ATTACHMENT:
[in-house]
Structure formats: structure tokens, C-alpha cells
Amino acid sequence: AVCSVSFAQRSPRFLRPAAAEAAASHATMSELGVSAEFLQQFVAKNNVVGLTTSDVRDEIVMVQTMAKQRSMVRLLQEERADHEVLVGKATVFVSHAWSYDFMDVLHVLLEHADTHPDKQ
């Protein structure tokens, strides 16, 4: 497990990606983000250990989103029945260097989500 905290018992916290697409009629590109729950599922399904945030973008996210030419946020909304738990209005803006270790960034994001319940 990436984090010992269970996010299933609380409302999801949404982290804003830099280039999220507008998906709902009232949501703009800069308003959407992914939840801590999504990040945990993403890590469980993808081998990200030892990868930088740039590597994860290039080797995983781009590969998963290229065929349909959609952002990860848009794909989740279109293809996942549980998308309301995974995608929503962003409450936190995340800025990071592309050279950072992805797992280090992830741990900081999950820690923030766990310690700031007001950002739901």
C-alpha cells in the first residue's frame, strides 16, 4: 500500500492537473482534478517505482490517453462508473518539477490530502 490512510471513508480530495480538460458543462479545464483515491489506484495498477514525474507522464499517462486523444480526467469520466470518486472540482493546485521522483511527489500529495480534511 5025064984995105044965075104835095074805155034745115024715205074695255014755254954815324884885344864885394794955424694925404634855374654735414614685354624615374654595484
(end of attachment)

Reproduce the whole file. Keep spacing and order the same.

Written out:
[in-house]
Structure formats: structure tokens, C-alpha cells
Amino acid sequence: AVCSVSFAQRSPRFLRPAAAEAAASHATMSELGVSAEFLQQFVAKNNVVGLTTSDVRDEIVMVQTMAKQRSMVRLLQEERADHEVLVGKATVFVSHAWSYDFMDVLHVLLEHADTHPDKQ
């Protein structure tokens, strides 16, 4: 497990990606983000250990989103029945260097989500 905290018992916290697409009629590109729950599922399904945030973008996210030419946020909304738990209005803006270790960034994001319940 990436984090010992269970996010299933609380409302999801949404982290804003830099280039999220507008998906709902009232949501703009800069308003959407992914939840801590999504990040945990993403890590469980993808081998990200030892990868930088740039590597994860290039080797995983781009590969998963290229065929349909959609952002990860848009794909989740279109293809996942549980998308309301995974995608929503962003409450936190995340800025990071592309050279950072992805797992280090992830741990900081999950820690923030766990310690700031007001950002739901």
C-alpha cells in the first residue's frame, strides 16, 4: 500500500492537473482534478517505482490517453462508473518539477490530502 490512510471513508480530495480538460458543462479545464483515491489506484495498477514525474507522464499517462486523444480526467469520466470518486472540482493546485521522483511527489500529495480534511 5025064984995105044965075104835095074805155034745115024715205074695255014755254954815324884885344864885394794955424694925404634855374654735414614685354624615374654595484